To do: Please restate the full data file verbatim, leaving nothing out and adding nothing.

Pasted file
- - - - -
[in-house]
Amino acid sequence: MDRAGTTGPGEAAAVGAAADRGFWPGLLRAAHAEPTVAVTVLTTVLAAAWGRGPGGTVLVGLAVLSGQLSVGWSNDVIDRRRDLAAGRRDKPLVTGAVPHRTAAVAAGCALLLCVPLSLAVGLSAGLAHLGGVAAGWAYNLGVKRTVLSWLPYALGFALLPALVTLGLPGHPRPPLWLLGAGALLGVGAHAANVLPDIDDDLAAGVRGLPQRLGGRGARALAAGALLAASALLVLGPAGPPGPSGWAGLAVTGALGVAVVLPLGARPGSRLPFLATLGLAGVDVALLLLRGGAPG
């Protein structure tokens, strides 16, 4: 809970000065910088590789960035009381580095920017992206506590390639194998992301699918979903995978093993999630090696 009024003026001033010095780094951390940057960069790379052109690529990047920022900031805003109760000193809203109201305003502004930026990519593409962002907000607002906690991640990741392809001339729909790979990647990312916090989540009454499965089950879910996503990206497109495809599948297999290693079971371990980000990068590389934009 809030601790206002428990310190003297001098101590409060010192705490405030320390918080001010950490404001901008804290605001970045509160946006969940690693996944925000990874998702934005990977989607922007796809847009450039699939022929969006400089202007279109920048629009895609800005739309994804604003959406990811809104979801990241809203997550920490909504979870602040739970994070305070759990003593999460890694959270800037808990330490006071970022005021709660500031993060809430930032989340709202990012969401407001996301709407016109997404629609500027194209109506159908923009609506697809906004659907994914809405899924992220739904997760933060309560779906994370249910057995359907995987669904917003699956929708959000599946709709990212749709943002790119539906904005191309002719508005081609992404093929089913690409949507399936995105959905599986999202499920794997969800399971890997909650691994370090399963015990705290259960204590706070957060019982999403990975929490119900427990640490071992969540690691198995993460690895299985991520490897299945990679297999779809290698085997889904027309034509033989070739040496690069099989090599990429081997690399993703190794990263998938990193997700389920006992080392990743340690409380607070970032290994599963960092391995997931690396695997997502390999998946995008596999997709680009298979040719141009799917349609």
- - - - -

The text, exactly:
[in-house]
Amino acid sequence: MDRAGTTGPGEAAAVGAAADRGFWPGLLRAAHAEPTVAVTVLTTVLAAAWGRGPGGTVLVGLAVLSGQLSVGWSNDVIDRRRDLAAGRRDKPLVTGAVPHRTAAVAAGCALLLCVPLSLAVGLSAGLAHLGGVAAGWAYNLGVKRTVLSWLPYALGFALLPALVTLGLPGHPRPPLWLLGAGALLGVGAHAANVLPDIDDDLAAGVRGLPQRLGGRGARALAAGALLAASALLVLGPAGPPGPSGWAGLAVTGALGVAVVLPLGARPGSRLPFLATLGLAGVDVALLLLRGGAPG
């Protein structure tokens, strides 16, 4: 809970000065910088590789960035009381580095920017992206506590390639194998992301699918979903995978093993999630090696 009024003026001033010095780094951390940057960069790379052109690529990047920022900031805003109760000193809203109201305003502004930026990519593409962002907000607002906690991640990741392809001339729909790979990647990312916090989540009454499965089950879910996503990206497109495809599948297999290693079971371990980000990068590389934009 809030601790206002428990310190003297001098101590409060010192705490405030320390918080001010950490404001901008804290605001970045509160946006969940690693996944925000990874998702934005990977989607922007796809847009450039699939022929969006400089202007279109920048629009895609800005739309994804604003959406990811809104979801990241809203997550920490909504979870602040739970994070305070759990003593999460890694959270800037808990330490006071970022005021709660500031993060809430930032989340709202990012969401407001996301709407016109997404629609500027194209109506159908923009609506697809906004659907994914809405899924992220739904997760933060309560779906994370249910057995359907995987669904917003699956929708959000599946709709990212749709943002790119539906904005191309002719508005081609992404093929089913690409949507399936995105959905599986999202499920794997969800399971890997909650691994370090399963015990705290259960204590706070957060019982999403990975929490119900427990640490071992969540690691198995993460690895299985991520490897299945990679297999779809290698085997889904027309034509033989070739040496690069099989090599990429081997690399993703190794990263998938990193997700389920006992080392990743340690409380607070970032290994599963960092391995997931690396695997997502390999998946995008596999997709680009298979040719141009799917349609």